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Requirements-driven information security training

Apr 20, 20093 mins
Business ContinuityData and Information SecurityIdentity Management Solutions

In “Five Mistakes IT Groups Make When Training End-Users”, Beth Stackpole highlighted several errors that lead to ineffective or failed training initiatives. These issues include a lack of planning and incomplete knowledge of the business and its people. While the symptoms vary, the underlying problem that unifies these issues is a lack of attention to business requirements. This blog post discusses the importance of applying business requirements to the formulation of a training strategy.

Understand the Business Needs

In “Essential Factors for Successful Software Security Awareness Training“, Kenneth R. Vank Wyk and John Steven stressed that “training must be customized to reflect the organization’s platforms, technology paradigms, languages, and packages. An organization might have lines of business that evolve in profoundly different environments.”  The work and knowledge of business analysts can be leveraged to understand the organization’s needs.  The business analysts will also help communicate the context for these requirements.  According to Geri Winters of Wyyzzk, Inc, requirements lose their relevance when taken out of the context they address.

Design to the Business Culture

We are social creatures.  As a result, an group organized for a specific purpose will evolve a culture.  This culture will influence the processes employed by the organization, its politics, and the way assets are managed.  In “What Every Security Executive Should Know about Corporate Culture“, Mario Moussa states that “Culture is a key reason why implementations of new initiatives often fail. A UK study in 1997 found that 33 percent of companies failed to achieve their objectives, and another study found that 50 percent of all corporate initiatives become bogged down because people stop paying attention to them.”  Business analysts are invaluable in discerning the elements of corporate culture that will shape both security awareness training but also role-specific security training.  This cultural assessment will help scope training appropriately at the start and customize training to the audience.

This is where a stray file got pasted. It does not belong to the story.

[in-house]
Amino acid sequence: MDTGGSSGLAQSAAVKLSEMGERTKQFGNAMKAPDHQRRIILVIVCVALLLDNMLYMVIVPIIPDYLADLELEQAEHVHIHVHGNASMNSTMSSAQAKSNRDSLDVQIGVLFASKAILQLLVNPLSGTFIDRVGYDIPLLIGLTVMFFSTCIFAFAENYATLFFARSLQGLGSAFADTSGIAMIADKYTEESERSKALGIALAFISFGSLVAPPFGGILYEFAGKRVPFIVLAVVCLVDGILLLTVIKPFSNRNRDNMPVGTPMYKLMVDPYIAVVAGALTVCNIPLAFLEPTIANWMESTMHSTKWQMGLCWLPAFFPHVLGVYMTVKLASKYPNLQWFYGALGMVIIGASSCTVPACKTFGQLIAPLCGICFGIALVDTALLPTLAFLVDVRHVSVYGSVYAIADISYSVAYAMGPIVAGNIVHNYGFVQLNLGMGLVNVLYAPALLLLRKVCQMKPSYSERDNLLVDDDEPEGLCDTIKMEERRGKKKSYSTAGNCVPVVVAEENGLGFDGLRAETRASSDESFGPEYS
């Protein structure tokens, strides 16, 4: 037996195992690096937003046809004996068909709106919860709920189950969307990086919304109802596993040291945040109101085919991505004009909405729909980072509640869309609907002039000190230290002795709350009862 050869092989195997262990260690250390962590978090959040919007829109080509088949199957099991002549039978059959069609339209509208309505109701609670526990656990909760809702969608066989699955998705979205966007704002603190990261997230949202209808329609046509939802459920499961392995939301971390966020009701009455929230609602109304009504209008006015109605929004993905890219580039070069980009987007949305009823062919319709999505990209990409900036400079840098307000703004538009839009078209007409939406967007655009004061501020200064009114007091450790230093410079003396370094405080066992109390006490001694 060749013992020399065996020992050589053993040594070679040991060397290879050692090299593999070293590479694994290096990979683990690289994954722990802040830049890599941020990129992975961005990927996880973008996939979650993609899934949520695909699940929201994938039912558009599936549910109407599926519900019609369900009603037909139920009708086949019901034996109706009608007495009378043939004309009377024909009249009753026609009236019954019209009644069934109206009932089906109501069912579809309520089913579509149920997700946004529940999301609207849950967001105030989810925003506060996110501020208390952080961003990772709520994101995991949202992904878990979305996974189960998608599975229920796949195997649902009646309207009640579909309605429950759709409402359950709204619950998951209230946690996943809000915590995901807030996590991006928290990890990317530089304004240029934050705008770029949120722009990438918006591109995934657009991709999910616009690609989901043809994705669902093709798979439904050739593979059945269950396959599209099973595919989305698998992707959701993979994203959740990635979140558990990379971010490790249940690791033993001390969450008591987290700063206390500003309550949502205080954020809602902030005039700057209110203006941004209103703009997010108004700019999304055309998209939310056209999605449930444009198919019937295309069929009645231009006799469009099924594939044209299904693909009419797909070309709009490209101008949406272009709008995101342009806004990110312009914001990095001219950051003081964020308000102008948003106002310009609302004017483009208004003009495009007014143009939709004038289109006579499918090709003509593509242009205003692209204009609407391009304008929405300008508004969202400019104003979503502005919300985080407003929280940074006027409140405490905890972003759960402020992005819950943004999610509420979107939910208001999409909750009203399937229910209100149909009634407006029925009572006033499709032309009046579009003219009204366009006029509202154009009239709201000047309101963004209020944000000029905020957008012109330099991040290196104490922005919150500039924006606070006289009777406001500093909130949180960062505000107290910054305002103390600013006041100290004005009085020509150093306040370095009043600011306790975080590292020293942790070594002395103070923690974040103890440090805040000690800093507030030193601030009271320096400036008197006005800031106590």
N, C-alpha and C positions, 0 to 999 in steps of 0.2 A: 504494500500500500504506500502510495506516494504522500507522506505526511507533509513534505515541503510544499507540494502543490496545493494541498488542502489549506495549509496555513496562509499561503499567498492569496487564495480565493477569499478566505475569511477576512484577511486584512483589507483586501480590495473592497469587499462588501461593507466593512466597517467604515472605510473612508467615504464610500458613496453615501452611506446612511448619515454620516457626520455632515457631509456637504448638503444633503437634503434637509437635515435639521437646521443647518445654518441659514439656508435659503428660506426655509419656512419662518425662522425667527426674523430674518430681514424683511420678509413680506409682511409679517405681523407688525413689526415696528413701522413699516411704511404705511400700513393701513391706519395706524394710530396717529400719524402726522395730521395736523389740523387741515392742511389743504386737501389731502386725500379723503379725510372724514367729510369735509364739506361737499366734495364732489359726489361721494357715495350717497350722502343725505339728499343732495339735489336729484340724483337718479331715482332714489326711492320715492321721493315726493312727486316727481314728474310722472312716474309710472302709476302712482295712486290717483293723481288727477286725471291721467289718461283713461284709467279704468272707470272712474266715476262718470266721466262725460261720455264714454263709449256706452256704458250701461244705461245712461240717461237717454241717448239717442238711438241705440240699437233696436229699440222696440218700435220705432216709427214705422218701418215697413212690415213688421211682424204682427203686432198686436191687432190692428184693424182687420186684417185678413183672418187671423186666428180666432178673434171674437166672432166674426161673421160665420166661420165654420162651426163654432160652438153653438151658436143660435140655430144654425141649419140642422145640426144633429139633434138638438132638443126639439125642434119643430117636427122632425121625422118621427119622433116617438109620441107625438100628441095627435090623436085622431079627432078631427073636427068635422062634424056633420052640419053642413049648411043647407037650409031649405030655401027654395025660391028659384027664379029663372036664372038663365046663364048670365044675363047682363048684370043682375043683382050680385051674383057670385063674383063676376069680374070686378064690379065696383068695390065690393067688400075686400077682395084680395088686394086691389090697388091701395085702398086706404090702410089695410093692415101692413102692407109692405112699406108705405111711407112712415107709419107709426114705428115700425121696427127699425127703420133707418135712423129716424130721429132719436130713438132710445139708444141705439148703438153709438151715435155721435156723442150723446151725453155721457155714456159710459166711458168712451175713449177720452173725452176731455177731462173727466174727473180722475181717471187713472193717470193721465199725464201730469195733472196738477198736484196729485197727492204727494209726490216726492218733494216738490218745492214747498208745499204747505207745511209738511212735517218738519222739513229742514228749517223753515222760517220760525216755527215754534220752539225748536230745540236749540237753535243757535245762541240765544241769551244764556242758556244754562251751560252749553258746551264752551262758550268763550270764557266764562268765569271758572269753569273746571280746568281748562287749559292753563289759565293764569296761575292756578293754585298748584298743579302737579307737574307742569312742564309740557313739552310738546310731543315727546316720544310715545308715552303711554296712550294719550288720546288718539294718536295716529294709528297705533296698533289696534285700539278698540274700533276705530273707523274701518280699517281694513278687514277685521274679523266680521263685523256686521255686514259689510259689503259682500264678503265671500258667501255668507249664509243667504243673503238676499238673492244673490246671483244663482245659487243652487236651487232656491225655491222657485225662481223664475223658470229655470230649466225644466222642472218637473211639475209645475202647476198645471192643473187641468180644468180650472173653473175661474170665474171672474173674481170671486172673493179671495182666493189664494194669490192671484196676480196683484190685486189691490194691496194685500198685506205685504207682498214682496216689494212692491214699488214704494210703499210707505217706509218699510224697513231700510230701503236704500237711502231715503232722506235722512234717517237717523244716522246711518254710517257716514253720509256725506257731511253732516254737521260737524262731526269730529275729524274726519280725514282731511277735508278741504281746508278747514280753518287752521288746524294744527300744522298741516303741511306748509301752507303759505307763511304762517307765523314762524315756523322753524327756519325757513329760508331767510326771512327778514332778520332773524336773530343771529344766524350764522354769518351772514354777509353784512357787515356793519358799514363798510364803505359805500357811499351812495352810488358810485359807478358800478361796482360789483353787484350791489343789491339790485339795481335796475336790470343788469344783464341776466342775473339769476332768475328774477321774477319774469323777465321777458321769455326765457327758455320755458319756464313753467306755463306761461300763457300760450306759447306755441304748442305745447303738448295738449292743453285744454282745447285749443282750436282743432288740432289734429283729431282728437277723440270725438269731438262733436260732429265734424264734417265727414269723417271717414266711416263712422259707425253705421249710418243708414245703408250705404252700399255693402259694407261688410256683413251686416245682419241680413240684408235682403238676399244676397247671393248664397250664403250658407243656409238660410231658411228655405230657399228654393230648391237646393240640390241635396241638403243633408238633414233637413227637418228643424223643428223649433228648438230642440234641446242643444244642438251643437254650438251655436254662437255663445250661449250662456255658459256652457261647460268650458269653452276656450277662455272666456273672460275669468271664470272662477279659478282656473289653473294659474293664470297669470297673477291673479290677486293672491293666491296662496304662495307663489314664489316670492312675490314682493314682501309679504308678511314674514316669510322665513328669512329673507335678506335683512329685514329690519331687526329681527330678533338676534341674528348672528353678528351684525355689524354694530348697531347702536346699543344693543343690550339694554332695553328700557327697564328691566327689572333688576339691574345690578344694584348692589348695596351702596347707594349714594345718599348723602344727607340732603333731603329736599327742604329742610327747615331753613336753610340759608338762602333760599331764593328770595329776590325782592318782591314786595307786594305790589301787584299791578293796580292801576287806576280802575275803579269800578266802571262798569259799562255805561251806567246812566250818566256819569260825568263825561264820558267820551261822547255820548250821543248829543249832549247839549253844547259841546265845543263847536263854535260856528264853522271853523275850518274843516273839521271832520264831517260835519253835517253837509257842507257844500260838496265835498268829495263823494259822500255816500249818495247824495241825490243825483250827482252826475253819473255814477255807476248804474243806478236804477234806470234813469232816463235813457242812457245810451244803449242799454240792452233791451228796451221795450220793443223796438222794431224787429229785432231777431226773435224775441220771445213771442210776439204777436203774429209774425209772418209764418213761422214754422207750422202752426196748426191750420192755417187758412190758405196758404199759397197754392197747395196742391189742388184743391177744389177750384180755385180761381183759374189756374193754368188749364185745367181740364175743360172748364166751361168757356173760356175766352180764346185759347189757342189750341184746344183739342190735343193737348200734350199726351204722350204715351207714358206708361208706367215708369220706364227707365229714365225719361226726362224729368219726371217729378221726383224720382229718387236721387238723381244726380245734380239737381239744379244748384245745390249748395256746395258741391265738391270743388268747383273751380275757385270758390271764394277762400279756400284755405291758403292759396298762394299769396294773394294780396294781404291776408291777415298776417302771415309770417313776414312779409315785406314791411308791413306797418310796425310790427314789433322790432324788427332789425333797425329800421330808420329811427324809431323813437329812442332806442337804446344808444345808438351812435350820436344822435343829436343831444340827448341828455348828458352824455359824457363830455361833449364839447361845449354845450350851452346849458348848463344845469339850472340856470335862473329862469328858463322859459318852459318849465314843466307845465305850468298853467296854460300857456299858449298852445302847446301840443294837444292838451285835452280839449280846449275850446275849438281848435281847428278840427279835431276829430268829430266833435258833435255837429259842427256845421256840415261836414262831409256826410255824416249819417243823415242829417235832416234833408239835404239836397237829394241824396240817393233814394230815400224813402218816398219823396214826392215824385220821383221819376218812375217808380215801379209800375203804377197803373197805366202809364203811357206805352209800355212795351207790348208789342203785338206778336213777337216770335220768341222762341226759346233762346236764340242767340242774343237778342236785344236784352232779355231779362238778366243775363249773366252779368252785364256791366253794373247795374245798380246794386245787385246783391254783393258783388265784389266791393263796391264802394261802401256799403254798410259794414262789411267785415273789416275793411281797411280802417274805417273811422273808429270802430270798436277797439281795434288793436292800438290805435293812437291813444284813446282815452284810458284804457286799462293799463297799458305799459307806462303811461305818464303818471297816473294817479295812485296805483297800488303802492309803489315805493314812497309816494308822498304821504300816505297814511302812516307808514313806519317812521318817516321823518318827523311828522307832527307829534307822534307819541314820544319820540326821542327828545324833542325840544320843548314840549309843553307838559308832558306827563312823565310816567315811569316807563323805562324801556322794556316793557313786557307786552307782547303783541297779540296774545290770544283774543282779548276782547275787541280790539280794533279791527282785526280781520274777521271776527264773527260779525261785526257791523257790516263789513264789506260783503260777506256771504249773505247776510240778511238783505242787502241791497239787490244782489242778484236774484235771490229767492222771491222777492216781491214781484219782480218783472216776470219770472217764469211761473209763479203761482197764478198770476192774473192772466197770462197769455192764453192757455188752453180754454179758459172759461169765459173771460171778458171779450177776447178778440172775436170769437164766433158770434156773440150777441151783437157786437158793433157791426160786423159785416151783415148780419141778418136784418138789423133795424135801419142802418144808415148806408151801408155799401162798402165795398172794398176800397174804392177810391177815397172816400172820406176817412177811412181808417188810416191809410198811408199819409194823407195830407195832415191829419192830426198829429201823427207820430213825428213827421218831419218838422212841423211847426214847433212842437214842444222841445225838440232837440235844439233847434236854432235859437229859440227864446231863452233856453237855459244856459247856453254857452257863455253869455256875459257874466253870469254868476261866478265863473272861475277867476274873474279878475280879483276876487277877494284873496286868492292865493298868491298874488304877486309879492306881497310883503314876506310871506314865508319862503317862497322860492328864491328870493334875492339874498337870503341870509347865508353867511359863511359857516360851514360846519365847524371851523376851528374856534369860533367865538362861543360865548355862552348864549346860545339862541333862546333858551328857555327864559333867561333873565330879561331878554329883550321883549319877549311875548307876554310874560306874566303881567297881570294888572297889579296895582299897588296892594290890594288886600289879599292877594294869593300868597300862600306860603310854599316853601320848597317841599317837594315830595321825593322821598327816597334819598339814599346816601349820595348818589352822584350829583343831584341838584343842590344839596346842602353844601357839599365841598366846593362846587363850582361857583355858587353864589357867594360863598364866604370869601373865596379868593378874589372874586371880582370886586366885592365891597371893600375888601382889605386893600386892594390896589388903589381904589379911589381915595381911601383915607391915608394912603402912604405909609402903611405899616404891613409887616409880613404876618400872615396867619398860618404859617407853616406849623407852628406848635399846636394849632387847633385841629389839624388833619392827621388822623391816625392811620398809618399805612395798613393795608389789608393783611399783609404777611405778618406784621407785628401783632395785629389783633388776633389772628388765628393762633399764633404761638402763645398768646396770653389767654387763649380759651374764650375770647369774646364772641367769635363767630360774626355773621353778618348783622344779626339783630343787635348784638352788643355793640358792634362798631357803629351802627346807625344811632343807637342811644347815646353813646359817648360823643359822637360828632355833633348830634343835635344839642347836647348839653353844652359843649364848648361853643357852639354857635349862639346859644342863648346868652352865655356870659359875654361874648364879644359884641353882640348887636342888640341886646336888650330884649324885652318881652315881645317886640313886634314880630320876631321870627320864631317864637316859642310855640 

Inculcate a Security Mindset

You’ve leveraged the work of analysts who are familiar with the organization and created a customized training curriculum.  The stakeholders embrace the relevance of security training to their performance.  Your job is done, right?  Not so!  As the organization evolves, so will its culture.  The existing curricula will eventually lose relevance.  The curricula must be continuously revised to reflect not only the changes in the organization but also the changing threat landscape.

You must help the organization understand the value proposition associated with a security-mindset.  The organization must embrace security as a business enabler.  This paradigm will improve the odds that security will remain a property of the evolving culture.


Steven F. Fox provides security guidance to ensure compliance with Federal standards and requirements as a Senior Security Architecture and Engineering Advisor for the IRS. Fox contributes to multiple working groups including the IPv6 transition team, Developer Security Testing workgroup and the Security and Privacy workgroup. He brings a cross-disciplinary perspective to the practice of information security; combining his experience as a security consultant, an IT Auditor and a systems engineer with principles from behavioral/organizational psychology to address security challenges. He is a syndicated blogger covering IT Governance, Risk Management and IT-Business fusion topics. He also volunteers his time to the Ponemon Institute and Security BSides Detroit. Follow him on Twitter - Join his LinkedIn network -